I didn’t realize how sensitive I was to this much touted excuse for the lack of edtech integration in schools but I have reached my limit and it’s time set the record straight. Stop whining about having more training and support when what you really need is more time and a little guidance! What you really need is Shelley Paul.
Today I attended the GaETC. An annual conference pulling from all points Georgian and extending it’s reach via the edtech speaker bureau to include the likes of Steve Dembo, Discovery Education teacher-innovator and David Warlick blogger and edtech dialoguer extraordinaire, to name a few notables. The biggest name to grace the stage was Ron Clark. His energy and boundless enthusiasm for both learning and teaching make him a teacher’s teacher. He is a true icon for the new 21st century learning paradigm. Someday I hope to make the pilgrimage to his model inner city school.
So what does all that have to do with my perpetual snit? LOL! Keep listening…
I met a new teacher today and she echoed a sentiment I’ve had for some time. In short she wants people (her students) to take a challenging task and figure it out for themselves in a guided environment. It is in this spirit of empowerment that Shelley Paul has developed an online, wiki-based course called 23 Things. Her approach speaks to my concerns that people don’t need training they just need the time to do it themselves! The experience shouldn’t have anything to do with a talking head directing your every mouse move like some cosmic puppeteer. Her approach, which I love and hope to embrace in every aspect of my teaching is: Introduction, Discovery, Production, and Reflection and then personalized Feedback. The most important component of her approach is feedback in the form of blog comments. Each student logs their progress throughout the course using their own professional development blog.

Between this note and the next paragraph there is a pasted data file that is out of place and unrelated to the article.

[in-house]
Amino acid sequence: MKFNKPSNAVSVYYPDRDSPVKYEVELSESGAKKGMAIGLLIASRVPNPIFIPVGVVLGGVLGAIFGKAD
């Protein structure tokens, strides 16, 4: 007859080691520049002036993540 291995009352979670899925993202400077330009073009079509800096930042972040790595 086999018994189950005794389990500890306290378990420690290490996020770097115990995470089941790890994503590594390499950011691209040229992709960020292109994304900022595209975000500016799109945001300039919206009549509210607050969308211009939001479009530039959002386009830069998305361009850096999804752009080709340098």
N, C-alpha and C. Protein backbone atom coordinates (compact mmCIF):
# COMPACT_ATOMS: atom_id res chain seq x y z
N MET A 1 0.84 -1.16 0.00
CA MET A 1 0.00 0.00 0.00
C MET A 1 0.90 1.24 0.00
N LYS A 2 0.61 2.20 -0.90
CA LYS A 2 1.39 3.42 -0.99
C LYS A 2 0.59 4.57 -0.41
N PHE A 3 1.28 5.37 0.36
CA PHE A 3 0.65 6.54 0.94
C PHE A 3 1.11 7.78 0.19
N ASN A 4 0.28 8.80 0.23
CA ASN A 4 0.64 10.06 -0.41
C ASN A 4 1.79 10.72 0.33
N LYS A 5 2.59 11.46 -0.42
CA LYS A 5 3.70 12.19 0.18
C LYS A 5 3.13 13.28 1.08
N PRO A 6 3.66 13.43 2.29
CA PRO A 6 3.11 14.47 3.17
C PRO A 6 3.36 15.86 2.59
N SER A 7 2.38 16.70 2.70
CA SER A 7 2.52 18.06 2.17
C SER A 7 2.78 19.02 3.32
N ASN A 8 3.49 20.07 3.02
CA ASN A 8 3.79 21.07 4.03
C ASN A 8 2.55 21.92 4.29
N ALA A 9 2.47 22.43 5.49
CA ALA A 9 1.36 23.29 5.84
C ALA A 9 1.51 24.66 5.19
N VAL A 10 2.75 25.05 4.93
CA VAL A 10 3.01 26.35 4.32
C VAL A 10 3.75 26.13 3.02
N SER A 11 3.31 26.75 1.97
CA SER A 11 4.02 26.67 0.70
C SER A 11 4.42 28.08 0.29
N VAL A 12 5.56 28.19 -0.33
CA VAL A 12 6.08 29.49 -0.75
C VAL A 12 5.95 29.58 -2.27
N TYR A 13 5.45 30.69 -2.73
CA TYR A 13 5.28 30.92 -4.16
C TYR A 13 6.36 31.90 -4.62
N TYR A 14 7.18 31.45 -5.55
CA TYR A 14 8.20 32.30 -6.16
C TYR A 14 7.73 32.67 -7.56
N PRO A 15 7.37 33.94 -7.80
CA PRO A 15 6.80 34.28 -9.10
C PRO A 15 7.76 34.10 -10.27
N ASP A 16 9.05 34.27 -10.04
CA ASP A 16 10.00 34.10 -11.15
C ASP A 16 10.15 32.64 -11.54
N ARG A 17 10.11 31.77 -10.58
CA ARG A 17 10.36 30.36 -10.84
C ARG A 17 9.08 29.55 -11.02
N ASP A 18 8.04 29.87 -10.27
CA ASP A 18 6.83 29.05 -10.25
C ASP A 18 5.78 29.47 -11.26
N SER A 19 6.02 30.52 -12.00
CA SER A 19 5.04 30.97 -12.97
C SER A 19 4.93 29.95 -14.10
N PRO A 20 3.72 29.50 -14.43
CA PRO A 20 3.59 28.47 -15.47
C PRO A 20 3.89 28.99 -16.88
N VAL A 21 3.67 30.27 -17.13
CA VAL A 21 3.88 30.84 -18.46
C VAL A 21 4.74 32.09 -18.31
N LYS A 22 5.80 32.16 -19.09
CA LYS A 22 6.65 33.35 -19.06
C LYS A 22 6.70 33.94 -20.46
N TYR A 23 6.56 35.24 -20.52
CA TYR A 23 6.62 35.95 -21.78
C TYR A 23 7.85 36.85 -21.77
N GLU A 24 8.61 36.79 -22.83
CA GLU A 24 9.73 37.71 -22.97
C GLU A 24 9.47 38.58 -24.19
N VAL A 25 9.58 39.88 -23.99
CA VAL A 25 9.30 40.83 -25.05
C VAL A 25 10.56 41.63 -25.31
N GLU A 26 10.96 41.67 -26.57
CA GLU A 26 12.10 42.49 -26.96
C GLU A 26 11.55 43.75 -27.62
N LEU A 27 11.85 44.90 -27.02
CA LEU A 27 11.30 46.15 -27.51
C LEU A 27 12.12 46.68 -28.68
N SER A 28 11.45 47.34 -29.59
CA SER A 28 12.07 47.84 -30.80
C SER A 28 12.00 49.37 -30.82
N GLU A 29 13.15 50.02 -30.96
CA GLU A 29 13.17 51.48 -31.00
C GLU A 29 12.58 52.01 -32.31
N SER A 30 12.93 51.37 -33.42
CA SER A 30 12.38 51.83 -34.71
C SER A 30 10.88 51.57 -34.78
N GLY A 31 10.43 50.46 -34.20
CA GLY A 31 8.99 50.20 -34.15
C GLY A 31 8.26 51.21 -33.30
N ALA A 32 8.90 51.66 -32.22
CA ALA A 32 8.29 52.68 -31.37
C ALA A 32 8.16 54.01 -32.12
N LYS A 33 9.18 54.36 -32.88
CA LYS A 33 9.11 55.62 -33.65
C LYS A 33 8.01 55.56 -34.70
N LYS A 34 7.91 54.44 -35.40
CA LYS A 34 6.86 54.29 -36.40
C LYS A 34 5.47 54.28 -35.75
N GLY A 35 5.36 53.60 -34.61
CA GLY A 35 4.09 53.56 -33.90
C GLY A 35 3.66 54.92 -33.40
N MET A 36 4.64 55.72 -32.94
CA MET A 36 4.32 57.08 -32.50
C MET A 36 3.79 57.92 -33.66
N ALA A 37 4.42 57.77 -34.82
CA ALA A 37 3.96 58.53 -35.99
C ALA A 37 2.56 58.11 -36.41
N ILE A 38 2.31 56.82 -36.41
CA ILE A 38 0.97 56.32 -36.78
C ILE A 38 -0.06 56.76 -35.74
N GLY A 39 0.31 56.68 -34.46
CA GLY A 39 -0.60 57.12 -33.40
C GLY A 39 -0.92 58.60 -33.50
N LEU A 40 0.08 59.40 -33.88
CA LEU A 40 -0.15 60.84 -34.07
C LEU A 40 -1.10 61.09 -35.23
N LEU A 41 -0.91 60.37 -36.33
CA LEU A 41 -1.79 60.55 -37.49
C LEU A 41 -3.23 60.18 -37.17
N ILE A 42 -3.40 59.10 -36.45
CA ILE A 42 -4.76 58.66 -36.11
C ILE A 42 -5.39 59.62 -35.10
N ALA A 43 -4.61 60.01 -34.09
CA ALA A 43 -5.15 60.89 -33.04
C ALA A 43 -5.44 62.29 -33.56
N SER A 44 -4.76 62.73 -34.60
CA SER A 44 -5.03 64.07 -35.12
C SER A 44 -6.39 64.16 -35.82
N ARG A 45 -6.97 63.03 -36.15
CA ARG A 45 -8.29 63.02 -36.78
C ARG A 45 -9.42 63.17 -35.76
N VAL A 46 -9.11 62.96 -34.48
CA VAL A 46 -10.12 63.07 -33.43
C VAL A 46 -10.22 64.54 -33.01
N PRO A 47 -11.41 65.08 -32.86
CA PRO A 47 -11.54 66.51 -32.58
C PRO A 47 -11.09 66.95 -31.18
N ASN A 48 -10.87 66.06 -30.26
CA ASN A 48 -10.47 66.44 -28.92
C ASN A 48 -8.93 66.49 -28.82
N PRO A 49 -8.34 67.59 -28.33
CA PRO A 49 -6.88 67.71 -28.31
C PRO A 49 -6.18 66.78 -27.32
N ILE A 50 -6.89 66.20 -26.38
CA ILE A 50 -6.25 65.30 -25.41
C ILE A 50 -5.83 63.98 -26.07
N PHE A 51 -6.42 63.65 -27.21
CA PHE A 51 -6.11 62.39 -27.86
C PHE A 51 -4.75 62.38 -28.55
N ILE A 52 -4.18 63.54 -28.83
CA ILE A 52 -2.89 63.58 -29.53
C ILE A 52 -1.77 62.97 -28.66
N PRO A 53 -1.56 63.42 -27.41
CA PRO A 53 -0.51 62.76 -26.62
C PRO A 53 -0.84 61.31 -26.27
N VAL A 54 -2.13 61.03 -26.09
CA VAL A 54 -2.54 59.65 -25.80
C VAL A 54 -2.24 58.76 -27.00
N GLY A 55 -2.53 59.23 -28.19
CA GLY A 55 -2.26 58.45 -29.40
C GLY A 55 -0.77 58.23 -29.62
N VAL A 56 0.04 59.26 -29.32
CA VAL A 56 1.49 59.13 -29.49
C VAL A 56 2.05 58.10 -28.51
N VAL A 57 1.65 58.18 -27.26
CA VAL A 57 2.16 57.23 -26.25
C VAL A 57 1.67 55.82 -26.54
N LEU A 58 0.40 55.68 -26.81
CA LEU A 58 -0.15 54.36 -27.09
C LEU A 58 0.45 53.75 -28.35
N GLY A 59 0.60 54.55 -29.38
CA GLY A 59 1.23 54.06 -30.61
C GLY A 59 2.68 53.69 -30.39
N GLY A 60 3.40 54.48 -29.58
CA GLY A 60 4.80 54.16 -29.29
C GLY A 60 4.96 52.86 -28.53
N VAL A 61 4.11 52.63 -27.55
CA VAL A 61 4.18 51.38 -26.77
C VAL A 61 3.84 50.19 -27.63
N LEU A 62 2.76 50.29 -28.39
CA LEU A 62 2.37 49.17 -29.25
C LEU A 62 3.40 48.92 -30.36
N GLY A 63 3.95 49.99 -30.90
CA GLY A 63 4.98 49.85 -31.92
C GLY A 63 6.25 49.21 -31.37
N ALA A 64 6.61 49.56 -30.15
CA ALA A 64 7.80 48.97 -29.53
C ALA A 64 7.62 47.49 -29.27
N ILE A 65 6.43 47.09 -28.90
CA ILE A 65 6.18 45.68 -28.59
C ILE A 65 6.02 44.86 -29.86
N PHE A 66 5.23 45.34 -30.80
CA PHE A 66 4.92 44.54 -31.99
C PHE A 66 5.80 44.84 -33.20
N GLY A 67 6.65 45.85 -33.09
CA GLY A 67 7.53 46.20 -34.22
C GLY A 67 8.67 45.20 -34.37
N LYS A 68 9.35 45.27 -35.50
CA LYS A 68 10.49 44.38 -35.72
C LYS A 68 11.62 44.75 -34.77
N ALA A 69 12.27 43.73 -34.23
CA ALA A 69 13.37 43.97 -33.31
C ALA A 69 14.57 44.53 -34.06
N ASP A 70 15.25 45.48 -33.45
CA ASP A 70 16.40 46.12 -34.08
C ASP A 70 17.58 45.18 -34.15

Shelley subscribes to all of the RSS feeds and then she responds as the posts accrue in her Google Reader. (She is a huge Google docs and Firefox fan like me). Shelley’s experience reading about student successes and struggles with their task assignments has put her on a personal path to enlightenment. She can visualize the learning process. In a word, rewarding. Teachers are so fortunate when we learn from our students. And, when we honor their work with personalized feedback, we reap the benefits.
So let me recap. In brief, we don’t need training and support, we need time and guidance. Where can we get the time? That is a rant for another day!